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Hidden Language in CISPA Interprets Desire for Privacy As Threat

One of the greatest concerns about the proposed CISPA cyber-security law is language that goes beyond foreign or terrorist cyber-attacks and could outlaw whistle blowers or otherwise impinge upon First Amendment rights.

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WealthCycles Commentary

First we had SOPA (Stop Online Piracy Act), then PIPA (Protect IP Act). Now there’s CISPA (Cyber Intelligence Sharing and Protect Act), HR 3523, the most recent so-called cyber-security legislation that, internet activists and privacy advocates say, may be the most invasive of them all.

In this video report by RT Studio’s Alonya Show, Electronic Frontier Foundation activist Trevor Timm explains why, offering this “nightmare scenario”:

A company like Google, Facebook, Twitter or AT&T could intercept your e-mails and text messages, send copies to one another and to the government, and modify those communications or prevent them from reaching their destination… if it fits into their plan to stop cyber-security threats.

The legislation, which has already garnered more than 100 congressional supporters, “carves out a cyber-security exception to all our privacy laws,” Timm explains.

Once it gets to the government, all this information, your private communications, we don’t know where it goes, or what they’re using it for. We don’t know what agency it goes to, or whether they’re allowed to share between agencies. We don’t know whether they are allowed to use this information for other than cyber-security purposes like normal criminal investigations. We know that probably NSA [National Security Agency] is going to be one of the biggest benefactors. And while the NSA deals with cyber-security threats, we’ve also heard many allegations that NSA is spying on Americans. In fact, at EFF we have a suit going on right now accusing them of just that. So this bill is very dangerous and doesn’t actually solve the problems that it says it’s supposed to.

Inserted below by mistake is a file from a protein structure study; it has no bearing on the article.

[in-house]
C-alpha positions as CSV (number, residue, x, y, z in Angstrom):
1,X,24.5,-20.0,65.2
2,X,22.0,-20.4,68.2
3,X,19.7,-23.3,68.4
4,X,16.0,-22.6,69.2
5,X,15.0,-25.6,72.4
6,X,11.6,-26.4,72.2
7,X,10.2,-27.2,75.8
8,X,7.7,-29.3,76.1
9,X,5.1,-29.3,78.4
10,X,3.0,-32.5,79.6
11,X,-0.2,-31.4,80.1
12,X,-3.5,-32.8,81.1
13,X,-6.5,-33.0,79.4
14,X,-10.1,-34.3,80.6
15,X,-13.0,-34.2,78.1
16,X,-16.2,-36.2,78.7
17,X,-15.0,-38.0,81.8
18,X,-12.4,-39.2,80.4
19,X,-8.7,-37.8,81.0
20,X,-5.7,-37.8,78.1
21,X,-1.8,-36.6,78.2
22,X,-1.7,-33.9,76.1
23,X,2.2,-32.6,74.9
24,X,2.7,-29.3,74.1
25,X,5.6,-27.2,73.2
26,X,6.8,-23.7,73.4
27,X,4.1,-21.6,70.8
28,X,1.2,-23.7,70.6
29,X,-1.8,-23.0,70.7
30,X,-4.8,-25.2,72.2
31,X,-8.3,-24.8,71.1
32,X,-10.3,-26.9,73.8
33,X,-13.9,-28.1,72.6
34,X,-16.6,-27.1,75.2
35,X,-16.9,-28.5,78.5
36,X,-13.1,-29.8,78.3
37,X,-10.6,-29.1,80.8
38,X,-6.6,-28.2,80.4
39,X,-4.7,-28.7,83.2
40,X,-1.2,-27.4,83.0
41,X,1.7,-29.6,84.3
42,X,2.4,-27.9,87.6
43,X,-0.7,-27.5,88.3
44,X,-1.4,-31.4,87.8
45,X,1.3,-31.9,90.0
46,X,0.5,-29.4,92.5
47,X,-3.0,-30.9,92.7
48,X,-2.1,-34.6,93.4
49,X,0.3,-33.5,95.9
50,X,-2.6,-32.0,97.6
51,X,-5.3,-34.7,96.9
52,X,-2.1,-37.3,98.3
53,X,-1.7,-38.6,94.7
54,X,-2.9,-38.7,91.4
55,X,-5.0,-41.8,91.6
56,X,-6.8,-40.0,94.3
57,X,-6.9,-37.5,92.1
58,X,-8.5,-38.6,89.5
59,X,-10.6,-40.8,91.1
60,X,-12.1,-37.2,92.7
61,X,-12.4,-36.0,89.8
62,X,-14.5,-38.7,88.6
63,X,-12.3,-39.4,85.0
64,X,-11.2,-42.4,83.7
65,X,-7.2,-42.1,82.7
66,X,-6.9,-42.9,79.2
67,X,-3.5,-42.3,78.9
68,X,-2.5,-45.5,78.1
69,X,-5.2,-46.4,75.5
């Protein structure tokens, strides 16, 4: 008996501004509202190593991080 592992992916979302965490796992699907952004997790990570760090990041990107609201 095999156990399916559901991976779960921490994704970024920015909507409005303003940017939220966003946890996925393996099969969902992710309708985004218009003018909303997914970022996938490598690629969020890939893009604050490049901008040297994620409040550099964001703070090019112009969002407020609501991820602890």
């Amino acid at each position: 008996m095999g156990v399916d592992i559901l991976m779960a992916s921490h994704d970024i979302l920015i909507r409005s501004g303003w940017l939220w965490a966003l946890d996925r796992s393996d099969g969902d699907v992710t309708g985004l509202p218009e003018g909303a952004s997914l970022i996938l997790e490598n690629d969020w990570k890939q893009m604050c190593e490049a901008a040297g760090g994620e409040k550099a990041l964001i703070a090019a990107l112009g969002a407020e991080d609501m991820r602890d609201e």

One of the greatest concerns about the proposed legislation, Timm continues, is language buried in it that goes beyond foreign or terrorist cyber-attacks and potentially could clamp down on whistle blowers or otherwise impinge upon First Amendment rights.

There are no restrictions, and there are even definitions in there that encompass things that you wouldn’t even think are involved with cyber-security, in Rogers bill, that talk about misappropriating government information or intellectual property. We fear that this clause hidden in the bill, that nobody’s really paying attention to, could end up being used to censor or block websites such as a whistle blower site such as WikiLeaks, which the government obviously has not liked but can’t shut down, because it’s protected by the First Amendment. Same thing goes with copyright infringement: the intellectual property clause may give the government a way or excuse to censor websites that they think people are downloading music illegally off of.
And the problem is that it’s the hair trigger which allows these companies to kind of use cyber-security purposes to go after these people and hand the information over to the government. So … encrypting your emails might be an indicator, or using an anonymization service like Tor that allows you to hide where you are or hide your identity.
So these are normal privacy tools that people should be able to use to just keep their identity private, but they are ending up as indicators of a cyber threat in this bill.

One thing that distinguishes CISPA from other earlier cyber-security legislation is that CISPA has support from mainstream tech companies such as Microsoft, Facebook and Tech America. Timm says that’s because the bill has less impact on their corporate bottom lines.

With SOPA and PIPA, their livelihood was threatened more directly I think. They were going to have to censor so much content themselves, and there was going to be so much more legal liability put on them.

The danger is that, in companies’ sincere desire to support government in preventing legitimate cyber-security threats, they may sign on to a broad-based bill that will compromise civil liberties and Internet users’ right of privacy.